#7 – Negotiation
Right now, companies are bringing back the perks to attract applicants. That’s great. Who doesn’t want a few perks? The catch is, what do you need your package to be comprised of to meet your financial, social, and emotional needs?
I’ve seen a lot of interesting hiring cycles over the years. When stock options became a thing, so many new hires left a ton of salary at the table because they were sure the options would manifest into millions. That rarely happened. It did, but not as much you’d think.
Today, some companies are dangling work from home and flexibility for a lower salary. Is the work the same? Will the salary set you back in your career? Are you going to make less? Have you done your research on the company, industry, and current benefits?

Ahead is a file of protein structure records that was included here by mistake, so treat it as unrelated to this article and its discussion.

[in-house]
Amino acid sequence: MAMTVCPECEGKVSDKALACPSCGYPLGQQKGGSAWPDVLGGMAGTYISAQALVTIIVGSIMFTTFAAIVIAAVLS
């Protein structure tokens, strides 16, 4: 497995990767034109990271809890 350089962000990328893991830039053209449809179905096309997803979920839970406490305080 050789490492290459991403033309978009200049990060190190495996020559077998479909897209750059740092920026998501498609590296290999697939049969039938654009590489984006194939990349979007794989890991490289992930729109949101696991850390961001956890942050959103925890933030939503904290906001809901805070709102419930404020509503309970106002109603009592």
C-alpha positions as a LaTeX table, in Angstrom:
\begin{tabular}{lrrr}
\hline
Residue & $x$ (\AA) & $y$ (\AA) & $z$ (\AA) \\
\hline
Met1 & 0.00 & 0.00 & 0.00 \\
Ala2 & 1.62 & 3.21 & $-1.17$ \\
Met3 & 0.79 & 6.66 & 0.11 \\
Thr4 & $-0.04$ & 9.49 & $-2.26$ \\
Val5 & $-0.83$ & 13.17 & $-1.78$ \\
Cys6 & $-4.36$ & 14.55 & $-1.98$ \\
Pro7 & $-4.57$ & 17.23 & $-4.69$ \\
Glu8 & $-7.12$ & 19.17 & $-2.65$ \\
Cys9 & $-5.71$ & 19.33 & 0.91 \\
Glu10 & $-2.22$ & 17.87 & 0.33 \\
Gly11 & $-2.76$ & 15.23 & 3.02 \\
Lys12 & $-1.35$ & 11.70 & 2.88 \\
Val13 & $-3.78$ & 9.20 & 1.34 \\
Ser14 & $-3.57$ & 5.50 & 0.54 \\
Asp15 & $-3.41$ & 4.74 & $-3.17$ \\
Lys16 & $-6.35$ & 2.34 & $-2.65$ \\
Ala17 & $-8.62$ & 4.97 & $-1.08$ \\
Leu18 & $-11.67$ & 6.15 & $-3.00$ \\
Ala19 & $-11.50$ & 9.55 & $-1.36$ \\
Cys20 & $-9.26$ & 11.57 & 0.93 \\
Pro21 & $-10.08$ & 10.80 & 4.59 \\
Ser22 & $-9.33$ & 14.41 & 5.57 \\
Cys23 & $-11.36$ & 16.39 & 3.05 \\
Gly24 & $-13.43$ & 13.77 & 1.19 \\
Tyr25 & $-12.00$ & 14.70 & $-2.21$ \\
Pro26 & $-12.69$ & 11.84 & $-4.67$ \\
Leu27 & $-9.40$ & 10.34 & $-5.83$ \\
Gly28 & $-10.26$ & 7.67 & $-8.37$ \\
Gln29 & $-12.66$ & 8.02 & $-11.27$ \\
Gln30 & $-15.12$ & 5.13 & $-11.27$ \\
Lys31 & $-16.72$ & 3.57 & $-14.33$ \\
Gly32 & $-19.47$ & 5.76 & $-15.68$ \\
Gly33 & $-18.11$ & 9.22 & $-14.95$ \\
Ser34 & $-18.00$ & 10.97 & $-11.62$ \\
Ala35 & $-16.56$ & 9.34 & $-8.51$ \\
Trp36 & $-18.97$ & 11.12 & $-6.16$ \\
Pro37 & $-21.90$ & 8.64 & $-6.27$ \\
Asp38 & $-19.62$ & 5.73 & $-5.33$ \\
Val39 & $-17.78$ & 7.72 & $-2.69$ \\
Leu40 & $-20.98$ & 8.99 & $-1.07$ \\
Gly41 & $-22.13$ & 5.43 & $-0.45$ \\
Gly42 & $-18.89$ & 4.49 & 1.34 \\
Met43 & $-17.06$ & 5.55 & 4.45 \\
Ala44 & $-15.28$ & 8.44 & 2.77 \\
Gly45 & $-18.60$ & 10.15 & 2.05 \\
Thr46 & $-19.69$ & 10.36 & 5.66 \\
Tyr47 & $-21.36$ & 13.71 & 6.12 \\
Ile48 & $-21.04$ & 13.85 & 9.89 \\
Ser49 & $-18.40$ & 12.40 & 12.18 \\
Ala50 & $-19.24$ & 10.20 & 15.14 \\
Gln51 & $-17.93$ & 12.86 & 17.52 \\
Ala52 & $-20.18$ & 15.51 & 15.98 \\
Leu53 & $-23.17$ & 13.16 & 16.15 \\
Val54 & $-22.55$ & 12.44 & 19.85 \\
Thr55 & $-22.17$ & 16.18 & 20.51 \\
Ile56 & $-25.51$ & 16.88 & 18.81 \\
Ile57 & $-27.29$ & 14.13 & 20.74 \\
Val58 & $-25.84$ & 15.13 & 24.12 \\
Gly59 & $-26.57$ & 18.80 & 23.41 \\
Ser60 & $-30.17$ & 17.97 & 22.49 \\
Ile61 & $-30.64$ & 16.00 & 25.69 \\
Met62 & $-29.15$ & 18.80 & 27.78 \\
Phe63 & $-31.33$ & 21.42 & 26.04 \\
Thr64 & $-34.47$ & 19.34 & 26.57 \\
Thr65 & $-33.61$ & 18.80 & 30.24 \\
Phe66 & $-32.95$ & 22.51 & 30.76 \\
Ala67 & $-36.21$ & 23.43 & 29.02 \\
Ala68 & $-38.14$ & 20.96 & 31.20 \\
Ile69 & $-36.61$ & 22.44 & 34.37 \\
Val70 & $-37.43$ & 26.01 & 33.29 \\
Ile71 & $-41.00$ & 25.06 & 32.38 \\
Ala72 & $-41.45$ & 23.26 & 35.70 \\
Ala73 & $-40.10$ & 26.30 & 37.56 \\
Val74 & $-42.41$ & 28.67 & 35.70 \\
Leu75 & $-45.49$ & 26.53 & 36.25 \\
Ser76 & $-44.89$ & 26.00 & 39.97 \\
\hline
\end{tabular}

The best offers are received and answered by shrewd negotiators. Never accept the offer on the phone when it is given. Always buy yourself at least 24-hours and make sure you get the job offer and benefits handouts in writing. You don’t know how much or little you will make until you know the salary, bonus, vacation, benefits costs, 401(k) contribution, stock, and whatever other perks a company may have.
It may be worth taking a bit less for a remote job as you have no commute costs, but how will it make you feel to do the same or similar work for less?
Get Ready for Your Job Search
Job search trends are just one piece of the puzzle. You can study the job search trends and be a hiring trends expert, but if you don’t know the prospective employer and what matters to them, the trends are irrelevant. If you cant pitch a meaningful career story in the interview or on your résumé, someone else will have done the company research and made a better connection for the offer.
I strongly suggest a